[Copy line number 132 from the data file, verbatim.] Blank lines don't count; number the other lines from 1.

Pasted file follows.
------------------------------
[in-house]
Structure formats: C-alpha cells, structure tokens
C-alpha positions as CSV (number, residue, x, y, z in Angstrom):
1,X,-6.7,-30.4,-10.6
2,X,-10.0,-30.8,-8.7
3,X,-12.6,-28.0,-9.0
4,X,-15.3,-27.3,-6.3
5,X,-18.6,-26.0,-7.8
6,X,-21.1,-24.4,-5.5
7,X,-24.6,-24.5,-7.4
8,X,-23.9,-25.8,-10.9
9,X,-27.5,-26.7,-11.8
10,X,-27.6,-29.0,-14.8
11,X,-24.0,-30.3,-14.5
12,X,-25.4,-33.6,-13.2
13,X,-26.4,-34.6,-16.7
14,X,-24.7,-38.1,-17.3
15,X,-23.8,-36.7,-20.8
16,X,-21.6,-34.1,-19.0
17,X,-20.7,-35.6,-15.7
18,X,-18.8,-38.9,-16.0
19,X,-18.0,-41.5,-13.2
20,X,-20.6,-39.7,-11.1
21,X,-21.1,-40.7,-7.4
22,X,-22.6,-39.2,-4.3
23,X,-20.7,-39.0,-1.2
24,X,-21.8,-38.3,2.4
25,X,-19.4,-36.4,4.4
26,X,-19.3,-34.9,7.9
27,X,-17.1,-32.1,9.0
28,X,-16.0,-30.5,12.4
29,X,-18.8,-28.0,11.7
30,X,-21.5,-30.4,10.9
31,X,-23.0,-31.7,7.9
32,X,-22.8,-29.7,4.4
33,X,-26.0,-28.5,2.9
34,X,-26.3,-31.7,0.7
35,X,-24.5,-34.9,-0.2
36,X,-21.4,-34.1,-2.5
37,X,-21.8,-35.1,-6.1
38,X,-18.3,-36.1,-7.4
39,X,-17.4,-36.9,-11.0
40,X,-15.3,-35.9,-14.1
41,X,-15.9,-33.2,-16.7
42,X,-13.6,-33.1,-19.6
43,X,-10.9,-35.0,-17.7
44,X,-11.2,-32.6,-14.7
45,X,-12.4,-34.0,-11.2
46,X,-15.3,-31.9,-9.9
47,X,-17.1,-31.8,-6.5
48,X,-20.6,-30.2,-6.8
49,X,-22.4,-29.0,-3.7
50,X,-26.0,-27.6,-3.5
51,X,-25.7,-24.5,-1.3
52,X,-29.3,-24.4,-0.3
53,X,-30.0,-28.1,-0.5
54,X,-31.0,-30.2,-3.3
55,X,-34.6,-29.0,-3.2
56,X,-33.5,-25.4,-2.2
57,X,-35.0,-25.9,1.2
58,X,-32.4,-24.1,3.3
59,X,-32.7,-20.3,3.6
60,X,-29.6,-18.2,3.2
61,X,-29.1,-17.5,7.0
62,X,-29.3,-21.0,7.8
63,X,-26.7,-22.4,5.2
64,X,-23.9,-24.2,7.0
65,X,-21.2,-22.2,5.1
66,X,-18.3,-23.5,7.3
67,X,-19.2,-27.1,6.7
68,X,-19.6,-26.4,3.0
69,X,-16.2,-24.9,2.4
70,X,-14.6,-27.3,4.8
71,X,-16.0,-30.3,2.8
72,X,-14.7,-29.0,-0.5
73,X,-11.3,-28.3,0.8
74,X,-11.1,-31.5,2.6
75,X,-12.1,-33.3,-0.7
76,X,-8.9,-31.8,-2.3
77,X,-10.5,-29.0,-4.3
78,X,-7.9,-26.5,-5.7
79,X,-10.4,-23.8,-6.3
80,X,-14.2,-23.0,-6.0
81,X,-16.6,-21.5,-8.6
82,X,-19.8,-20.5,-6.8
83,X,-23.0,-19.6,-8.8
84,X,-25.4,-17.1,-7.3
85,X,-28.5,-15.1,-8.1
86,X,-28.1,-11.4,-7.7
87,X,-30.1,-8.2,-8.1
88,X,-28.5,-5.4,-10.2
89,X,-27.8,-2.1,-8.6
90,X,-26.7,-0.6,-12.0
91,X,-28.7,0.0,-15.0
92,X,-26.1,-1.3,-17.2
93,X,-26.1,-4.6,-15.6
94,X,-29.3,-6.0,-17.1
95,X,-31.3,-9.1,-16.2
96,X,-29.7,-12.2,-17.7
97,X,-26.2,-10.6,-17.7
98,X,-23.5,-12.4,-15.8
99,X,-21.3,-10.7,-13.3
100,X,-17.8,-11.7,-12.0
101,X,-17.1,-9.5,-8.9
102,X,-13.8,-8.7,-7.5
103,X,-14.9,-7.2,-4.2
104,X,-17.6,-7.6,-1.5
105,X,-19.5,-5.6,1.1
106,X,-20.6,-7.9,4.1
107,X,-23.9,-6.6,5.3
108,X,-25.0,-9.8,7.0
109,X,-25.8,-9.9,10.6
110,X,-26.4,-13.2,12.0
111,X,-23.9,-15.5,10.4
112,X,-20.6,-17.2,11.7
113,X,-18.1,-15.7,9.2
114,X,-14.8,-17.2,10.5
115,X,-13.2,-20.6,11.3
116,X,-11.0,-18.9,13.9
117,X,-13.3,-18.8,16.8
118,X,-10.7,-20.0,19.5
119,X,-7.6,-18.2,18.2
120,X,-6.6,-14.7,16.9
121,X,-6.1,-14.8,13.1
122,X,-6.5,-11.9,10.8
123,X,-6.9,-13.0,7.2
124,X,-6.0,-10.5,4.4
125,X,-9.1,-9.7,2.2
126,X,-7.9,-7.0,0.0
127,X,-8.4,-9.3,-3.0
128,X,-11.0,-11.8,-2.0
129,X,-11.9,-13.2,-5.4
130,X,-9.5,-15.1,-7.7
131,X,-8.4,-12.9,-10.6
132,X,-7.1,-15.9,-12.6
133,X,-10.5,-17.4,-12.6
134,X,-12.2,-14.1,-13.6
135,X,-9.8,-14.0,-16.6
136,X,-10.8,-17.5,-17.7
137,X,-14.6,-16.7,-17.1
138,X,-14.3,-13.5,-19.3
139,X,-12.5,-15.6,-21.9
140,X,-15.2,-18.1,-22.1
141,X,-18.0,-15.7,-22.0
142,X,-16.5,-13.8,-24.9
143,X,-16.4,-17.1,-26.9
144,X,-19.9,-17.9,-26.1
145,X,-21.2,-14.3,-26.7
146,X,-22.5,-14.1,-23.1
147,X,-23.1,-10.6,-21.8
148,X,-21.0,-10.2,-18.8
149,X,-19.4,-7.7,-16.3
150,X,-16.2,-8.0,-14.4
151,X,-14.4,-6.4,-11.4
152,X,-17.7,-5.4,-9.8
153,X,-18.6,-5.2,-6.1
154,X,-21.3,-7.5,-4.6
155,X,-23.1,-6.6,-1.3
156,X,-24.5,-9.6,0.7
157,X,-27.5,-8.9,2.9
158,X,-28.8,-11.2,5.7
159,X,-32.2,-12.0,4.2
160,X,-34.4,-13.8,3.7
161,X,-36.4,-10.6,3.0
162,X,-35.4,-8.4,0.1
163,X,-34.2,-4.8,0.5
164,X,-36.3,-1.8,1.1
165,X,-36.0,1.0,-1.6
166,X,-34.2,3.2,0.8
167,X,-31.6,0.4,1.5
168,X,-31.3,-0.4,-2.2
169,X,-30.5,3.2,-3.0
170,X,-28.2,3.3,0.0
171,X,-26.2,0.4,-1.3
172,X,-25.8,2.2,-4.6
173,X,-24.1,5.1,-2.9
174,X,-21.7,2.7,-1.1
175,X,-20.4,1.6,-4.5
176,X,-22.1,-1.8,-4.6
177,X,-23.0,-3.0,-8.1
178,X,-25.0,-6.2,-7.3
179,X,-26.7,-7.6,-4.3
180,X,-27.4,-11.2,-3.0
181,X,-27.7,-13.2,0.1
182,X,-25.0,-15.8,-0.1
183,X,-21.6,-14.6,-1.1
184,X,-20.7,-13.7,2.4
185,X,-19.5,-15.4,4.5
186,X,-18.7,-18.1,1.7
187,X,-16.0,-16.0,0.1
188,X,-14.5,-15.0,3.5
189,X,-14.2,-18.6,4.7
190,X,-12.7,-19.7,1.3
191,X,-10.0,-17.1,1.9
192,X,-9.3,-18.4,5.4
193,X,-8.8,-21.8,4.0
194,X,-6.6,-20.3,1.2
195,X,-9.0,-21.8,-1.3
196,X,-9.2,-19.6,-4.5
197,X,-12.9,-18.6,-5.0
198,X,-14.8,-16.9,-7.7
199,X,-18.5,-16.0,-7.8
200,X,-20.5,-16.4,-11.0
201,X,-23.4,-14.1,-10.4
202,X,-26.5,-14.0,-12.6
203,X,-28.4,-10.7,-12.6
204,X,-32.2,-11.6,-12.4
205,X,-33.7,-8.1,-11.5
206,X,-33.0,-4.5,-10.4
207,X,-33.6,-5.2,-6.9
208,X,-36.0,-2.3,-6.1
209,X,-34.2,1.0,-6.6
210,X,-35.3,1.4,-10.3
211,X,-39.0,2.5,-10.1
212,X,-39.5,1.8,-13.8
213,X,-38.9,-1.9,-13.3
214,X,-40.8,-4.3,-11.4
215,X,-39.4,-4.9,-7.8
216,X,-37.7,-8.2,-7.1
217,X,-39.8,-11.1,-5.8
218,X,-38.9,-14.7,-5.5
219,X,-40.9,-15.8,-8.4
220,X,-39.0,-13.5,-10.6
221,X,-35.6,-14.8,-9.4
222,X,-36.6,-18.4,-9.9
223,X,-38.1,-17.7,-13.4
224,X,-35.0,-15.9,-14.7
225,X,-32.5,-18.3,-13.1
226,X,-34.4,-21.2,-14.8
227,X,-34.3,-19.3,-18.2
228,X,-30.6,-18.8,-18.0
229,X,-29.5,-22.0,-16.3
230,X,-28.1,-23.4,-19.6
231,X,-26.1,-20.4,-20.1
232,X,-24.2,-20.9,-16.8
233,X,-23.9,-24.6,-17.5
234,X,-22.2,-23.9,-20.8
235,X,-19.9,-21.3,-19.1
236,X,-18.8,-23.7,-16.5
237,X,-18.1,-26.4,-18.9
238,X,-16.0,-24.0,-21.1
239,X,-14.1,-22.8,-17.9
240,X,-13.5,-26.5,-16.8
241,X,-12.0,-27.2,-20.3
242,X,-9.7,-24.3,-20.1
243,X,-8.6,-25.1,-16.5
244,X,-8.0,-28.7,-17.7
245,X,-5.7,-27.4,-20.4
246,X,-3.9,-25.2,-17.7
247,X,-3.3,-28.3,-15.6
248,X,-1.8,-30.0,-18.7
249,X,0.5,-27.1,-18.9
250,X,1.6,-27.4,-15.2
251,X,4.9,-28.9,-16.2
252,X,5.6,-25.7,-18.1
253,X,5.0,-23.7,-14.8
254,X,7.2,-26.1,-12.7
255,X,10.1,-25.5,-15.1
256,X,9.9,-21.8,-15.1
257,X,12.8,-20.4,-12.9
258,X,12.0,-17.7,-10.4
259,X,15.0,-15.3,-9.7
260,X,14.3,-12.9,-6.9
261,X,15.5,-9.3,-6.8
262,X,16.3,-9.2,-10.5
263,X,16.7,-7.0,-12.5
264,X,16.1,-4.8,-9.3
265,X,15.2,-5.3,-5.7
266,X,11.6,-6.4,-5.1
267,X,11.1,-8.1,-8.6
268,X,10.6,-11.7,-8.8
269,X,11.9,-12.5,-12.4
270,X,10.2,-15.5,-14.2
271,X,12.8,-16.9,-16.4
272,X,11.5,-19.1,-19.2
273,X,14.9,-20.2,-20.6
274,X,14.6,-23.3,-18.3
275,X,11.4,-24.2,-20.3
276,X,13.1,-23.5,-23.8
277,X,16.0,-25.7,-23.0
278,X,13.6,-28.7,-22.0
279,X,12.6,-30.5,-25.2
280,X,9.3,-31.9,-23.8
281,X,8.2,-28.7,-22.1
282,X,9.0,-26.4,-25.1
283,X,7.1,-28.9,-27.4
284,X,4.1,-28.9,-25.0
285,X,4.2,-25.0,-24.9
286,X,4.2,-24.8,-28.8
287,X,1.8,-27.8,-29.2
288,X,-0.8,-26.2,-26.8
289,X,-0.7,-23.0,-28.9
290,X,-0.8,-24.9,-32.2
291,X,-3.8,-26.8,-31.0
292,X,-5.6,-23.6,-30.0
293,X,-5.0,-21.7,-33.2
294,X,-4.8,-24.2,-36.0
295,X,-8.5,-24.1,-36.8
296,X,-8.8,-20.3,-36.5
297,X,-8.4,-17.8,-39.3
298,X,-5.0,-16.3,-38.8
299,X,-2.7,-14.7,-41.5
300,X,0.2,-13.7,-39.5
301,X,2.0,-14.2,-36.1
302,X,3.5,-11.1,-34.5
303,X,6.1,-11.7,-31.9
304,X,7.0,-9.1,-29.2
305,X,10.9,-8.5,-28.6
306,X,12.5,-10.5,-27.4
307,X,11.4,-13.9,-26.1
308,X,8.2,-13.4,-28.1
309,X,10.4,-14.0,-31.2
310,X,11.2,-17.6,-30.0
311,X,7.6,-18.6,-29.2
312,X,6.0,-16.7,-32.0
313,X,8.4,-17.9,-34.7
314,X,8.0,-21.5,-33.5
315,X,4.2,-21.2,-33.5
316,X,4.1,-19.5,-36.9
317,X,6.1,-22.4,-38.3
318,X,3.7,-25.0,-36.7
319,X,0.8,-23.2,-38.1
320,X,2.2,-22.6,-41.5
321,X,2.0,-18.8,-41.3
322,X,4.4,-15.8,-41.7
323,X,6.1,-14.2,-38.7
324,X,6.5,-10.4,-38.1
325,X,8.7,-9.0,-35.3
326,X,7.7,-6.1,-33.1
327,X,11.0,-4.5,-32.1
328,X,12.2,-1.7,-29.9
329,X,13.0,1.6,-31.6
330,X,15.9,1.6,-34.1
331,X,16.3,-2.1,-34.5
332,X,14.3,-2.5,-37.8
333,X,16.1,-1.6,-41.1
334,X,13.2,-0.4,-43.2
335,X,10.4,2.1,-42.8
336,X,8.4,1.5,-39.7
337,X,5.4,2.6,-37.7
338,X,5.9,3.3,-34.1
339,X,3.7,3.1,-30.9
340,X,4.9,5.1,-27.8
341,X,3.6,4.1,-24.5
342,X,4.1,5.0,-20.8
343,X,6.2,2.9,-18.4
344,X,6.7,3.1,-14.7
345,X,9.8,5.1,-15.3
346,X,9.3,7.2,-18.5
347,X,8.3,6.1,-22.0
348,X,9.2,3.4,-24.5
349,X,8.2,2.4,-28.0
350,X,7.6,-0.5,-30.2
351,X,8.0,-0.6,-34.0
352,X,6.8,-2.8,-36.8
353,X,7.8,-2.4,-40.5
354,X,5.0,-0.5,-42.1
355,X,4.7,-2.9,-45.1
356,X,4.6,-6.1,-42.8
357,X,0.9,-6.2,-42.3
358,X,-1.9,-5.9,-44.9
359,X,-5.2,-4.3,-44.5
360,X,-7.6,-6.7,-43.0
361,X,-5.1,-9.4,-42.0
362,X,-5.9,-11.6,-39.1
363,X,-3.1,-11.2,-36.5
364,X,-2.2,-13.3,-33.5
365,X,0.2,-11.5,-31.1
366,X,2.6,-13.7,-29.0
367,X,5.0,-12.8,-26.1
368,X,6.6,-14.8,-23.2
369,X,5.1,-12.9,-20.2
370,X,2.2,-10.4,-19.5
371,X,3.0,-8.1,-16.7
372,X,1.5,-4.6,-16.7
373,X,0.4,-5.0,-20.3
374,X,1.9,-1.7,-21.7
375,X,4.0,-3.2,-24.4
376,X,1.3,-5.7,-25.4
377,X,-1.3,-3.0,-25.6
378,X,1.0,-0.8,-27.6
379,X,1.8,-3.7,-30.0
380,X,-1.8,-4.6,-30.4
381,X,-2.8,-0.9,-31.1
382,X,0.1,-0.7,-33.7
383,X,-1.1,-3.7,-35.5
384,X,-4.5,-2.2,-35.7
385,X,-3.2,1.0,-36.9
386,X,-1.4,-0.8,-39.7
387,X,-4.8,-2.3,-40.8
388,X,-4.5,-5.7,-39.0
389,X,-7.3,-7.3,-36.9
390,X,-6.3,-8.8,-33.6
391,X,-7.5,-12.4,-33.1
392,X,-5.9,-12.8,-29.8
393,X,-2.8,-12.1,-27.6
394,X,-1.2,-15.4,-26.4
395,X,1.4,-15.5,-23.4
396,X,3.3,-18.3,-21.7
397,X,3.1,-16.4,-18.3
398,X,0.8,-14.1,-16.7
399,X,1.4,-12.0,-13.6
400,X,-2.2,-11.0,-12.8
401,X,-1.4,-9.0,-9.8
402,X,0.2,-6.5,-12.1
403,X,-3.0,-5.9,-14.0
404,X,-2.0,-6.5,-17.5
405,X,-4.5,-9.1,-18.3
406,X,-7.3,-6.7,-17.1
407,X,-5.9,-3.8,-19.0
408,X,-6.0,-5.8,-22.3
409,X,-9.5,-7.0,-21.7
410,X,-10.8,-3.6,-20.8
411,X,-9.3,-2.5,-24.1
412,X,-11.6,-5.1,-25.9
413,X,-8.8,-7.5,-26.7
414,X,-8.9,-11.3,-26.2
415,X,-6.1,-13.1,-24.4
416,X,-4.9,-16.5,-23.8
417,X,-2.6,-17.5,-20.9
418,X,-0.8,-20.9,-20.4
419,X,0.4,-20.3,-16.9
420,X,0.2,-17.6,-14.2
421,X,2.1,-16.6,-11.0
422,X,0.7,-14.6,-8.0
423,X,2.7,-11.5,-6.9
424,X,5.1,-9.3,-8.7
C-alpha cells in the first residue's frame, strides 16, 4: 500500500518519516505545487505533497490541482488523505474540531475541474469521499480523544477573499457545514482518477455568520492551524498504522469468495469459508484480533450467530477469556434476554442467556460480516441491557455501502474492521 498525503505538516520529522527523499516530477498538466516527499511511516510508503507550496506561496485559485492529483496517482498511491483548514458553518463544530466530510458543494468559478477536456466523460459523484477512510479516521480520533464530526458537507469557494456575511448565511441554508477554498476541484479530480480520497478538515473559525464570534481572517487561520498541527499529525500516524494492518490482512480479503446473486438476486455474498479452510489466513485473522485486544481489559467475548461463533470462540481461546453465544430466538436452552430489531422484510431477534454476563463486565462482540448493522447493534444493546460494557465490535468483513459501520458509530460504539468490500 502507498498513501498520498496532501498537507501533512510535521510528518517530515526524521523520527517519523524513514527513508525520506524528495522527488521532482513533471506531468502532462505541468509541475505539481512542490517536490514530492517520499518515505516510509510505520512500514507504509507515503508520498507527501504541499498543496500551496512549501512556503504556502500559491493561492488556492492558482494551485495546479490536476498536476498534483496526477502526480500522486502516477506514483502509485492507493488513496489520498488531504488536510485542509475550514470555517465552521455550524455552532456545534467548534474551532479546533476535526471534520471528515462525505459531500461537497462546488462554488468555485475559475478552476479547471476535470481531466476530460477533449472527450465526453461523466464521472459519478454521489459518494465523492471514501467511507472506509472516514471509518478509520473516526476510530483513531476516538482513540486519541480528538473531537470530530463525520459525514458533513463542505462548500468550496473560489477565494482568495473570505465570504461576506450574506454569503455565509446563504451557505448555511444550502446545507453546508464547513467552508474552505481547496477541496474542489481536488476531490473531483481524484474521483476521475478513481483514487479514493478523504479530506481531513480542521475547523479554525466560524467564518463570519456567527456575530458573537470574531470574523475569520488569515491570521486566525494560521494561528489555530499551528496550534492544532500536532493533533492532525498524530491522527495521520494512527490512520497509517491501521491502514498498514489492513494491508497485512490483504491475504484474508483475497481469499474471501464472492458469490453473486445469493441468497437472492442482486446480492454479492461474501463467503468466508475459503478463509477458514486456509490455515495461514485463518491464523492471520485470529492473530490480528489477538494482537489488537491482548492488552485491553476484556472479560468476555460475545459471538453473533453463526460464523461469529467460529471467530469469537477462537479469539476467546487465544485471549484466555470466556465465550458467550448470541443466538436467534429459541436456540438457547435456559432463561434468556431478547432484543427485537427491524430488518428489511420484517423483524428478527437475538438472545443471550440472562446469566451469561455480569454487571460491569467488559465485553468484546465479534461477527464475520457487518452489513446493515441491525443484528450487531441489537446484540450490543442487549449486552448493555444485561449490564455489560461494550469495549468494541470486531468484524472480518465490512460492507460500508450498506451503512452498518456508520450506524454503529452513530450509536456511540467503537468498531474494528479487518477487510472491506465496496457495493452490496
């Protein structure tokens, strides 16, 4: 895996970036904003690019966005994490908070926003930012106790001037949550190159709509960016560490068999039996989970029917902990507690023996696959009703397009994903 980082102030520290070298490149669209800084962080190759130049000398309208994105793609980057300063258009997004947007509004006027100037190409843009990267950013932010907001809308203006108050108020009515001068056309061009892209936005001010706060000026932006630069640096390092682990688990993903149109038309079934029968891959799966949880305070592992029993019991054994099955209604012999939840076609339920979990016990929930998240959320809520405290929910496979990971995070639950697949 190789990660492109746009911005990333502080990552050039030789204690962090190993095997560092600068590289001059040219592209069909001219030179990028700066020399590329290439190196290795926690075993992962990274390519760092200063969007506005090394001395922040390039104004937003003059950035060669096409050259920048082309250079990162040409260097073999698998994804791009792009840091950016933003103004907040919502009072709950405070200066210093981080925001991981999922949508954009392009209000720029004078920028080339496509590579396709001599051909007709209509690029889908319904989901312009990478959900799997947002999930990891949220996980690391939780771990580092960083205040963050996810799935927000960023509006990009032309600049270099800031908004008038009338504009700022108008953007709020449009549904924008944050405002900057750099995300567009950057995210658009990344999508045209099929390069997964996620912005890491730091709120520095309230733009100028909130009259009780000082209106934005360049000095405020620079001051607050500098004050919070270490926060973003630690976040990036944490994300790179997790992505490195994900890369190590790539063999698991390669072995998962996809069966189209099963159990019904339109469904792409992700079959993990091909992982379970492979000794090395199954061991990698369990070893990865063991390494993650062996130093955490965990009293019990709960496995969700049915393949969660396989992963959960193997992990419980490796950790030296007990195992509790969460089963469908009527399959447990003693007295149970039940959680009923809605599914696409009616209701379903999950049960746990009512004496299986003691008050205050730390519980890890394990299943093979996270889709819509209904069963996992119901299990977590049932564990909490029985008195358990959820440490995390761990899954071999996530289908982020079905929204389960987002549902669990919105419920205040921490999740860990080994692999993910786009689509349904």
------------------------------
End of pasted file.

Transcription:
129,X,-11.9,-13.2,-5.4